Category Archives: Subjectivity

The Fool Speaks the Truth

From September 27-30 2012, the Center for Lesbian and Gay Studies and the Harry Hay Centennial Committee sponsored “Radically Gay: The Life & Visionary Legacy of Harry Hay,” a conference to commemorate the 100th birthday of Harry Hay. I responded to the call for papers with a proposal to discuss how current Radical Faeries use or think of the queer past and archetypes. I wanted to put this in conversation with Harry Hay’s research motivations and his general interest in past queer figures. Through participant observation at 2011 Wolf Creek Samhain and an interview with Portland Radical Faerie and clown Michael Zero, I contest some queer theorists vision of queer space as “fragile” and “ephemeral” and instead begin to build a theory of sustained queer space and community.

This presentation is the second one I have produced out of this set of research. The first is here. The page limit was 10. I had to cut out some important discussions of clowning that I hope to put into the larger project, which is a dissertation tentatively titled “Sustaining Gay Liberation: The Practice of Radical Faerie Culture.”

Below is the abstract. Click The Fool Speaks the Truth for the paper. Thoughts, comments, and critiques are welcome. Please send feedback to mlecker at gmu dot edu.

The Fool Speaks the Truth: The Creation of Queer Archetypes in the Radical Faerie Community

Harry Hay asked of gay men, “Who are we? Where did we come from? What are we for?” and looked to other cultures (including Medieval Europe, Iron Age British Isles, goddess worshiping cultures, and Pueblo cultures) to validate sexually and gendered others as having a legitimate and important role within society–a role destroyed within contemporary patriarchal and capitalistic Western Culture. Hay theorized that men who loved men constituted a third gender, a minority within humanity that has its own language, culture, and skills. In 1979, Hay’s research turned to praxis through the manifestation of the Radical Faeries, a loose network of people who explore queer spirituality, community, and identity through gathering and consciousness raising. Using research collected via participant observation at various gatherings and through interviewing Radical Faeries, this paper documents how three decades after its inception, Radical Faeries use, but also distance themselves from, Hay’s initial teachings and approach, while creating new roles such as the “Stag King.” These roles legitimatize the Radical Faerie’s existence outside of mainstream gay and lesbian culture, while also creating multiple positions of power to contest and critique the Radical Faerie community and the broader culture at large. From these events and interviews what becomes clear is an expressed desire and need amongst participants to build, and plug into a queer genealogy or mythos, which ultimately sustains this queer institution and contributes to its longevity. The ethics of using figures from other time periods or cultures to ground Western same-sex or queer sexual identity has been debated with LGBTQ studies for nearly four decades. In this paper, I reject the good/bad judgment imposed by some scholars and instead conjure what David Halperin calls  “a sensitivity to difference [that] need not rule out identification… or form of queer multiplicity and solidarity.”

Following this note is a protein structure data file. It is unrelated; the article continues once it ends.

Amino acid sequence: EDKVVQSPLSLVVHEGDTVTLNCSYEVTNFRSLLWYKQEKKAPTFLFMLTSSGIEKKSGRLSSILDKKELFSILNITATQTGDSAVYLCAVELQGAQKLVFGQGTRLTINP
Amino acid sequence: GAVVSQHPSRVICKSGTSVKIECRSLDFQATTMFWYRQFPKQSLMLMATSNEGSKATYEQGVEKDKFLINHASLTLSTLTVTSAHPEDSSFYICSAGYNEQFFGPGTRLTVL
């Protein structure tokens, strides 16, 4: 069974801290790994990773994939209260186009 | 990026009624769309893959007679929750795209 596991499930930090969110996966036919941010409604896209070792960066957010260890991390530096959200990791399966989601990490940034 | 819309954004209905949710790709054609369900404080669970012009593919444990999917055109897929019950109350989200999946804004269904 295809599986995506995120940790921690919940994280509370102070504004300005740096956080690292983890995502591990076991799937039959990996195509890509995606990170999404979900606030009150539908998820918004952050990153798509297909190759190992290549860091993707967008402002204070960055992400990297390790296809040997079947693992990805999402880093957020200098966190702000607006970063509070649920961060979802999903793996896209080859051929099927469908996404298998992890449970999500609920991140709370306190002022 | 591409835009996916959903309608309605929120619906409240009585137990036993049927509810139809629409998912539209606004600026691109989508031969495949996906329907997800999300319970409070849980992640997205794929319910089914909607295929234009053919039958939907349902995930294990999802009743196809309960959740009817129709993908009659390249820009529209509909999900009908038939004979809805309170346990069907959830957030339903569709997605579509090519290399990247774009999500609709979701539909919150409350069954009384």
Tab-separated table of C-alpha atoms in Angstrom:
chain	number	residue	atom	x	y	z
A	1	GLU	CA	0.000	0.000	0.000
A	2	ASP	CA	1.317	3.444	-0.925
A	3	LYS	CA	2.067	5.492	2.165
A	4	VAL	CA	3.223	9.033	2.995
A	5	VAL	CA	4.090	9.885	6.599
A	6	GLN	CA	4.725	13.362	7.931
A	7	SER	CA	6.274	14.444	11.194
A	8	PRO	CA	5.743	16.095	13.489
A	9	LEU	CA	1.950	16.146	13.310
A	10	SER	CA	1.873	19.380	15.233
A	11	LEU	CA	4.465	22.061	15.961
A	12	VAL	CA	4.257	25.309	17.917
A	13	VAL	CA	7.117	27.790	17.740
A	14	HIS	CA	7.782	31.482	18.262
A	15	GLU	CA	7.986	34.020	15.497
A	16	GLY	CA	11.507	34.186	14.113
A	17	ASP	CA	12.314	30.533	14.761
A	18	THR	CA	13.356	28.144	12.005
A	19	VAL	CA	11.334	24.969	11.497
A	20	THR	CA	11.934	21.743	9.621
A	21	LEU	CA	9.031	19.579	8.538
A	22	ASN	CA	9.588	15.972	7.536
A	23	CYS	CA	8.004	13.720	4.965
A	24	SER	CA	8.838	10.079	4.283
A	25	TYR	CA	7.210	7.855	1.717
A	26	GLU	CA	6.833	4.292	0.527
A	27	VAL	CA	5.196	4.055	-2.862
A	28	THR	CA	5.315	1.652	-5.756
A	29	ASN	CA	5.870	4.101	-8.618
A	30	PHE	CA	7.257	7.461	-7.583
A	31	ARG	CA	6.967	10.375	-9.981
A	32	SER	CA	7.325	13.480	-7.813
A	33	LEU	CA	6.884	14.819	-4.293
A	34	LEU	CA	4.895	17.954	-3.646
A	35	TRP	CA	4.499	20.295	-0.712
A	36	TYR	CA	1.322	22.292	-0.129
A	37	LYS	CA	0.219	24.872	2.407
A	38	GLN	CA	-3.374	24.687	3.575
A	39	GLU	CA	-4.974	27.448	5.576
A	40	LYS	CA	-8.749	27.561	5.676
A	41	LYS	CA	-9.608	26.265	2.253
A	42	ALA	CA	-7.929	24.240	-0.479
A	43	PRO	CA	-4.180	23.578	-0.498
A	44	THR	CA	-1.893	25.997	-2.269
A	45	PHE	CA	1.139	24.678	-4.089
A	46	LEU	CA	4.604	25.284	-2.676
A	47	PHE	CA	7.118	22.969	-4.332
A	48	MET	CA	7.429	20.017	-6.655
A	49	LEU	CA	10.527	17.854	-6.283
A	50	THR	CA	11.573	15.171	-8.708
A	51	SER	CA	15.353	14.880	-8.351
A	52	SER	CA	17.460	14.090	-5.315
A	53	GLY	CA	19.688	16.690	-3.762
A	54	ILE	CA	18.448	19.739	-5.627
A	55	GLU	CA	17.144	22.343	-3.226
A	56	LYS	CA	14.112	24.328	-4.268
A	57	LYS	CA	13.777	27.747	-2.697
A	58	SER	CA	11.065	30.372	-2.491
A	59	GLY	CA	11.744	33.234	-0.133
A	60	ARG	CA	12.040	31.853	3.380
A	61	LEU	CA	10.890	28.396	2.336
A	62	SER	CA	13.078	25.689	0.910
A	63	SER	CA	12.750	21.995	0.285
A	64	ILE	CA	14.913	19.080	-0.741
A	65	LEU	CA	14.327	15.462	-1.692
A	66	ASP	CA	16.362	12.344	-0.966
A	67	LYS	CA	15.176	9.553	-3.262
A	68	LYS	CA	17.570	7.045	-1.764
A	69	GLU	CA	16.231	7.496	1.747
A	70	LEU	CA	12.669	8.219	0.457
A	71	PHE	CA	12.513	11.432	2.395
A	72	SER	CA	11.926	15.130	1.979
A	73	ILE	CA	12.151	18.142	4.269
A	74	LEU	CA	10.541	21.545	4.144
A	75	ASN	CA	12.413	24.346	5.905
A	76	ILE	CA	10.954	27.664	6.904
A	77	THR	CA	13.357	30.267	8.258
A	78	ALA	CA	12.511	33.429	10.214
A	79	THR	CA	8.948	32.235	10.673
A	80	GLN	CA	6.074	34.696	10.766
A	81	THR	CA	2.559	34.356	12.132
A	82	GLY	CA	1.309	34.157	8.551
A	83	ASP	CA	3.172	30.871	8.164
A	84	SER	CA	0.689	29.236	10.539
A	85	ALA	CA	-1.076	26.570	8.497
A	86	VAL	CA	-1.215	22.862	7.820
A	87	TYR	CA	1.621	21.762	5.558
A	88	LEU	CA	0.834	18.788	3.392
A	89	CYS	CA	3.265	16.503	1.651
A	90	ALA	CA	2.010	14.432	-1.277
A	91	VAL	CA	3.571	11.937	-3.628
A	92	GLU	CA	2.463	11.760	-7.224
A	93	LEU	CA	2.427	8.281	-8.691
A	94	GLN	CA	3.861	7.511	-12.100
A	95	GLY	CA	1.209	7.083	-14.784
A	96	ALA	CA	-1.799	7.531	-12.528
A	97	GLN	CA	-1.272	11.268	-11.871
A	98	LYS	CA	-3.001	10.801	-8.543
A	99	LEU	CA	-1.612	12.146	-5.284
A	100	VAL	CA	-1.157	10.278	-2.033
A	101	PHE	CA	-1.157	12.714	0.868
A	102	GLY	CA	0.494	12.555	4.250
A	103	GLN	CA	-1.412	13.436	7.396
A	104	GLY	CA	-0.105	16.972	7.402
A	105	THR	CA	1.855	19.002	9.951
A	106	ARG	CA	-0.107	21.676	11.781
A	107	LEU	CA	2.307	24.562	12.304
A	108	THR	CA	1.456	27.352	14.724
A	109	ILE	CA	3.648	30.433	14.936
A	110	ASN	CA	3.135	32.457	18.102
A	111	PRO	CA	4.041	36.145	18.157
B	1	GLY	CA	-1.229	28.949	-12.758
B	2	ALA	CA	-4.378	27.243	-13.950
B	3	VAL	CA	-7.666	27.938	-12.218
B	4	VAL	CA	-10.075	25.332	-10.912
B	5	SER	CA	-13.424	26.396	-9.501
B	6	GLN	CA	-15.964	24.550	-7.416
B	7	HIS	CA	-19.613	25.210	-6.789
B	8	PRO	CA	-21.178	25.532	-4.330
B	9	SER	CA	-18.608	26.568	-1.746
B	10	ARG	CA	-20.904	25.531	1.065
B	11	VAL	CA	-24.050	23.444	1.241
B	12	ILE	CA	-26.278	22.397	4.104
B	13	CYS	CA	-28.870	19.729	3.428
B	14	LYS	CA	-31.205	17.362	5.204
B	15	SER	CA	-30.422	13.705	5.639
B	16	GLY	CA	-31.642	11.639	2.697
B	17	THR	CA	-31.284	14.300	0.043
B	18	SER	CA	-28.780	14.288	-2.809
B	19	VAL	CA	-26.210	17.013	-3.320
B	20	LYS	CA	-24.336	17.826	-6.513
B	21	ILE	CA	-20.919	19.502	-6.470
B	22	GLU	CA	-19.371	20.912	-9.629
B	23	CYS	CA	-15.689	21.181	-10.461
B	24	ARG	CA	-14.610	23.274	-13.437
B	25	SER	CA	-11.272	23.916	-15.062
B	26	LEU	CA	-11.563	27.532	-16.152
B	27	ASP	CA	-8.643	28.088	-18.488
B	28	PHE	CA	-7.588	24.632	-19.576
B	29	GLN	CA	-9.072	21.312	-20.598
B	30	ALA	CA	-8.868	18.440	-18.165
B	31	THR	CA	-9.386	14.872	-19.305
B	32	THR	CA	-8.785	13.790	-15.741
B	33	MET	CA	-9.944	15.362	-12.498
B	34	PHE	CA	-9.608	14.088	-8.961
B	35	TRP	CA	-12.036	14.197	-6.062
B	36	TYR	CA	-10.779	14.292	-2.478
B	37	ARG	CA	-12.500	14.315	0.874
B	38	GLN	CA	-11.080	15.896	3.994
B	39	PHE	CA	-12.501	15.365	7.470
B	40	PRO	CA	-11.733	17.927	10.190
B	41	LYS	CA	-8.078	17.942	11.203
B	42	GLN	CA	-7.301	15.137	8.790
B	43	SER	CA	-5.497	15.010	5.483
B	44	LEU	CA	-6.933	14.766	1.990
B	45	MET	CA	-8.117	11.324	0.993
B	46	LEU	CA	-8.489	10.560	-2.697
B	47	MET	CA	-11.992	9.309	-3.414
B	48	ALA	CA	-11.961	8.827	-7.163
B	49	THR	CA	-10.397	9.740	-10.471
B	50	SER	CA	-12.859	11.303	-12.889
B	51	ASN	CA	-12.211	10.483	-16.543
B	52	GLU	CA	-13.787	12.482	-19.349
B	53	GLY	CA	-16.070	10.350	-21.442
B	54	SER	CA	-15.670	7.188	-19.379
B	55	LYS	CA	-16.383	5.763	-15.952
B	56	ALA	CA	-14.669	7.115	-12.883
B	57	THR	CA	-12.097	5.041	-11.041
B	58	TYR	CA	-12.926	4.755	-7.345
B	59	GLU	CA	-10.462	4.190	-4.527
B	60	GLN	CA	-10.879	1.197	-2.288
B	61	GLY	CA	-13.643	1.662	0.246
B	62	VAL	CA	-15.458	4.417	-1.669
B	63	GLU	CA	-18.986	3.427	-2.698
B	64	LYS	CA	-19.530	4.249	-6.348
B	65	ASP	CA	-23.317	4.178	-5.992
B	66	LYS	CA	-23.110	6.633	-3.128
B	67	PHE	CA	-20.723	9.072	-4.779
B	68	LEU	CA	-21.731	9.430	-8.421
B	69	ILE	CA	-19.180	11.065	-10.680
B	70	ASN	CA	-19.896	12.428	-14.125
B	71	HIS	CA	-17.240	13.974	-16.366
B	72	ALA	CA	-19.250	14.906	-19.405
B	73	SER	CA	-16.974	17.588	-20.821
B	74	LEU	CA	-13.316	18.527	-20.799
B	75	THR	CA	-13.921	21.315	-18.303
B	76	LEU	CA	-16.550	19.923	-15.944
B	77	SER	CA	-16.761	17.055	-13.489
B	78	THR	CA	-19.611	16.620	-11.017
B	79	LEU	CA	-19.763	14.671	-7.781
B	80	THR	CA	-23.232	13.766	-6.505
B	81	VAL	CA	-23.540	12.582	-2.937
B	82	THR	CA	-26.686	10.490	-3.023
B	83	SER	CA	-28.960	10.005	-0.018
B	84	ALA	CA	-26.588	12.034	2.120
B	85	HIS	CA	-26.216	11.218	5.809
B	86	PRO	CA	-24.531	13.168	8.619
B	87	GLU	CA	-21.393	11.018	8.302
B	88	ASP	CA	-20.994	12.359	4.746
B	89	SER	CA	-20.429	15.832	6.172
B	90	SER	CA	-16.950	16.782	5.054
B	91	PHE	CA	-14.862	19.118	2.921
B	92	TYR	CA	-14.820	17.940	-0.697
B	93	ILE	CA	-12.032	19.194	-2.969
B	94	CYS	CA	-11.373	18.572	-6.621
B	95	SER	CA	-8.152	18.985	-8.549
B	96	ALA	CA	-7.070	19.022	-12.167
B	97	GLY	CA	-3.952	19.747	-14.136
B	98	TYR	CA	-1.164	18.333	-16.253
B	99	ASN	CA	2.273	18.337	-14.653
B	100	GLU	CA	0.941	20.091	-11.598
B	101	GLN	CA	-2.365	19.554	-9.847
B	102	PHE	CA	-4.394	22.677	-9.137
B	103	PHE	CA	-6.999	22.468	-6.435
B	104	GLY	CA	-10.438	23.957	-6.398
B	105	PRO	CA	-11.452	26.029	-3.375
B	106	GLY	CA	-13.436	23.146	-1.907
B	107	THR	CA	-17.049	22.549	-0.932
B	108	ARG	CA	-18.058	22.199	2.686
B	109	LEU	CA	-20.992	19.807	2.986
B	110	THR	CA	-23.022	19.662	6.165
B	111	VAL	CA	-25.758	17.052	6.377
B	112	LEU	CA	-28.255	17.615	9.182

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Faerie Futurity

This is the first presentation of my research on the Radical Faeries. This writing is based on my last four months of fieldwork. The sites I have visited so far are Portland, Seattle, Minneapolis, Philadelphia and Sanctuaries in Minnesota and Oregon. I have had an amazing journey so far. I get to spend time practicing yoga, cooking, talking, and camping with some of the most amazing people I have ever met. I am indebted to the Faeries who have welcomed me into their fabulous lives and let me interview them. I sadly have not had time to review all of my material. I got back from Portland two days ago and this paper is due tomorrow morning— so it’s not my best piece of writing or a comprehensive sampling of sites. However, I have begun engaging with one idea that I think will become central to my project— queer genealogy is what I am currently calling it. I invite Radical Faeries to comment and critique this concept and the paper, either on this website or through sending me an email (mlecker at gmu dot edu). Take care, sistabrothers.

Love, Husk (formerly known as Quill).

This paper entitled Faerie Futurity will be presented at the Annual American Anthropological Association Meeting in Montreal at 8:00 AM on November 18, 2011.

Here is the paper.

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Contemporary Theories of Sexuality Field